Virat Kohli was animated as ever. Stationed at the long on fence during the death overs, the Royal Challengers Bangalore skipper was restless to say the least. Mumbai Indians had accrued 177 runs with six wickets still in hand. Two overs were left in the innings and a 200-plus score was on the cards.

RCB’s bowling coach Ashish Nehra, who was sitting in the dugout, got up to where Kohli was fielding. The two had a quick conversation after which Kohli ran towards Chris Woakes, who was marking his run-up to bowl the 19th over. Kohli seemed to have relayed Nehra’s message to the Englishman.

The bowler struck with his second ball to remove Keiron Pollard. He nearly had Hardik Pandya as well, but the all-rounder got a reprieve thanks to the Decision Review System.

The brief chats and the wicket, though, could not quite stop the run-flow. Hardik made most of his reprieve and put on a small show along with Rohit to take the hosts to 213/6.

It was another frustrating spell for RCB in the death. The last two overs had seen Bangalore concede 36 runs. The score had suddenly shot up to a point, that it got out of hand. The mental toll of chasing 214 runs in 120 balls proved to be too daunting.

RCB skipper Virat Kohli (left) and AB de Villiers (right) chat with bowling coach Ashish Nehra ahead of their game against Mumbai Indians. Photo: Sportzpics.

RCB’s batting effort followed on expected lines as the middle and lower-order collapsed despite a sound start by Kohli, who opened the innings alongside Quinton de Kock. The RCB skipper, in fact, carried his bat through, but had to wage a lone battle as wickets kept tumbling at the other end. He remained unbeaten on 92, but could not stop Mumbai from winning their first game of the season.

Bangalore coach lamented his side’s death bowling. Speaking after the game, the New Zealander accepted that the bowlers were struggling to execute the plans laid down by the team management.

“Our ability to close out innings has been poor,” Vettori said. “Planning and strategy is in place, we have to execute better.

“The frustration will be around the back-end of the bowling, because when you are chasing that much, it puts an extreme amount of pressure on how we play,” he added.

“Our frustrations will be about how we ended with the ball in the last two games.”

In their previous game against Rajasthan Royals, their time in the field had also ended in frustrating manner as the opposition scored 75 runs in the last four overs. Forty-four of those were scored off the final 12 balls.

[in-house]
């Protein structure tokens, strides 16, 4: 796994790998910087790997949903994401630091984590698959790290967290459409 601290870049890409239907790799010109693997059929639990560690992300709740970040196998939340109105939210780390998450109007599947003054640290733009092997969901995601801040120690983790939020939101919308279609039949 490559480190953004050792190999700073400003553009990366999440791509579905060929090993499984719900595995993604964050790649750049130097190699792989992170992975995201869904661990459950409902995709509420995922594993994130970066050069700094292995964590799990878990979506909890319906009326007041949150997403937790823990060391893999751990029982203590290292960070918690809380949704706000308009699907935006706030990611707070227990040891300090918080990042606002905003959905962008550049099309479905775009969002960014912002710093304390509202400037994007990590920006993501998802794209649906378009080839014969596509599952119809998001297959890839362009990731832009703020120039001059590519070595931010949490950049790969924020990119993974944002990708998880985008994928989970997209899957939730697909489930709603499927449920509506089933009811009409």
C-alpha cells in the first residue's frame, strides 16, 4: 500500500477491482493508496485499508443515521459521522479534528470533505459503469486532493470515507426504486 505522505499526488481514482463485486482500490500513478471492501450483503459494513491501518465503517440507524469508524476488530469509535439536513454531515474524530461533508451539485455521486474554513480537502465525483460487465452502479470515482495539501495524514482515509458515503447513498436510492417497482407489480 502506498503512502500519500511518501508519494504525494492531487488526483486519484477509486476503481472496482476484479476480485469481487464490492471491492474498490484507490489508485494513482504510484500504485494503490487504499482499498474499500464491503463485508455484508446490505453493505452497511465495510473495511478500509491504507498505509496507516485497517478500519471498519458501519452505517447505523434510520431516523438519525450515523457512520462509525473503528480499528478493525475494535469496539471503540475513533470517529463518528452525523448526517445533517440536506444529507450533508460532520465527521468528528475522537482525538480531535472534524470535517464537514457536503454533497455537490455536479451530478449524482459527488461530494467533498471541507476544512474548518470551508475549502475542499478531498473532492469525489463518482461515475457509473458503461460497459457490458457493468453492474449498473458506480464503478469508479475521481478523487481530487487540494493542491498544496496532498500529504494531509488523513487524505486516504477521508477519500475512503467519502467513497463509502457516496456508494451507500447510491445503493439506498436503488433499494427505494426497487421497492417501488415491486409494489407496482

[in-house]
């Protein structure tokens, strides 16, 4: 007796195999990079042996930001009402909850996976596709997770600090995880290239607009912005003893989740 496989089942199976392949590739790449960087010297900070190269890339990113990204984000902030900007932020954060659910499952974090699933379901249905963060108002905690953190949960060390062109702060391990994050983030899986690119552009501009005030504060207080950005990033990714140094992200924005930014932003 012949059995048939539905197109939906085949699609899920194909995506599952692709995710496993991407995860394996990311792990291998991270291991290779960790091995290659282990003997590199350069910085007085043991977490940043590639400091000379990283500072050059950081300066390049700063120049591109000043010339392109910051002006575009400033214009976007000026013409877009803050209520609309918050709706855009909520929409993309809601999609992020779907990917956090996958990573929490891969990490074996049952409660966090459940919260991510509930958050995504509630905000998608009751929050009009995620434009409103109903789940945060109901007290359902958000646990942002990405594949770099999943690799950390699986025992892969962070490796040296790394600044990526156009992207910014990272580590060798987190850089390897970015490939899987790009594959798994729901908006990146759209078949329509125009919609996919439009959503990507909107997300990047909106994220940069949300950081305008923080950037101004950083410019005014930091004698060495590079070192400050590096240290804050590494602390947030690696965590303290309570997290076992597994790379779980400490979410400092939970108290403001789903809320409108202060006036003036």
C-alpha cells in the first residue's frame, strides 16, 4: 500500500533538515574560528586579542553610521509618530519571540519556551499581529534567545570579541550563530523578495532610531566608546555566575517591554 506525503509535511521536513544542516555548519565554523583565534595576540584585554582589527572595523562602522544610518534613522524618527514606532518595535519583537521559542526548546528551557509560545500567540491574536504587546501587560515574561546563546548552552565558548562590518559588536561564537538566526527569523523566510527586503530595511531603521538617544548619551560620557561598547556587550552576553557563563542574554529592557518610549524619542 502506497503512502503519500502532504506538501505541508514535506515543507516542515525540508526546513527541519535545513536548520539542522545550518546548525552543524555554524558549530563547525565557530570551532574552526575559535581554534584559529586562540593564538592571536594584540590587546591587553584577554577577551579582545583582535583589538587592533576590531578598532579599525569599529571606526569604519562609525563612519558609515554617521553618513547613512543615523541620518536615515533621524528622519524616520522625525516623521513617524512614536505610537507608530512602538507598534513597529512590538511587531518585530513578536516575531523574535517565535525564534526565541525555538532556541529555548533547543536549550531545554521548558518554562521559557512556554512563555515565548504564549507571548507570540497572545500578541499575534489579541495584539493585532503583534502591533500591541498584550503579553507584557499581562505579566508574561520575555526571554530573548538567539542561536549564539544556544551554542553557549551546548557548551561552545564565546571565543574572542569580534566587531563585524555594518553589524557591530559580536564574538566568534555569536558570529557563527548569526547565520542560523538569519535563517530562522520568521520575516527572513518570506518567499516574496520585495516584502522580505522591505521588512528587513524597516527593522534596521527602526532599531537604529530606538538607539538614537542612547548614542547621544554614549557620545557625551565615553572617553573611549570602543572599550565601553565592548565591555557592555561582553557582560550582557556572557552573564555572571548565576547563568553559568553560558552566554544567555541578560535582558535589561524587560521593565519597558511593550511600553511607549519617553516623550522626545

It was a frustrating day for skipper Kohli. Umesh Yadav had struck off the opening two balls to leave Mumbai reeling. They had the advantage early on, but squandered it with some indisciplined bowling, led by Umesh himself, who strayed to the leg side on numerous occasions. in the remainder of his spell.

As Rohit Sharma and Evin Lewis went after the bowling, RCB bowlers had to adopt a defensive approach were penalised further. Spinners Yuzvendra Chahal and Washington Sundar were forced to bowl flat and focus on restriction of runs rather than laying out wicket-taking ploys.

The likes of Woakes, Mohammad Siraj and Corey Anderson could not quite get the formula right towards the end.

It is a problem that’s not unique to RCB. though. The IPL season had begun with a trend that saw side’s batting second win more often than not. However, in the past week the trend has reversed. Teams batting first are scoring big. Invariably, a big chunk of this run-getting transpires in the last four overs of the game.

With teams worried about the dew factor playing a role in the second half of the game, the demand for a total around 200 has become the norm. The ploy seems clear. Reach 150-160 by the 16th over with at least five-six wickets in hand. Then lift off.

The last four games played in the IPL have followed a similar trend. These sides batting first, have posted scores of 217/4, 197/7, 200/9 and Mumbai’s total of 213/6 on Tuesday.

Invariably, it is the final four overs where the big runs are being scored. While teams are finding ways to keep the runs in check during these crucial overs, some are doing it better than others. RCB fall in the latter category.

RCB lie second from bottom now in the standings. The season, though, is a long one with plenty of twists and turns to follow. A new approach isn’t never far off. While coming up with a plan is never as difficult as the execution that is required to make it work. Kohli and his team management will hope their bowlers can learn from their mistakes.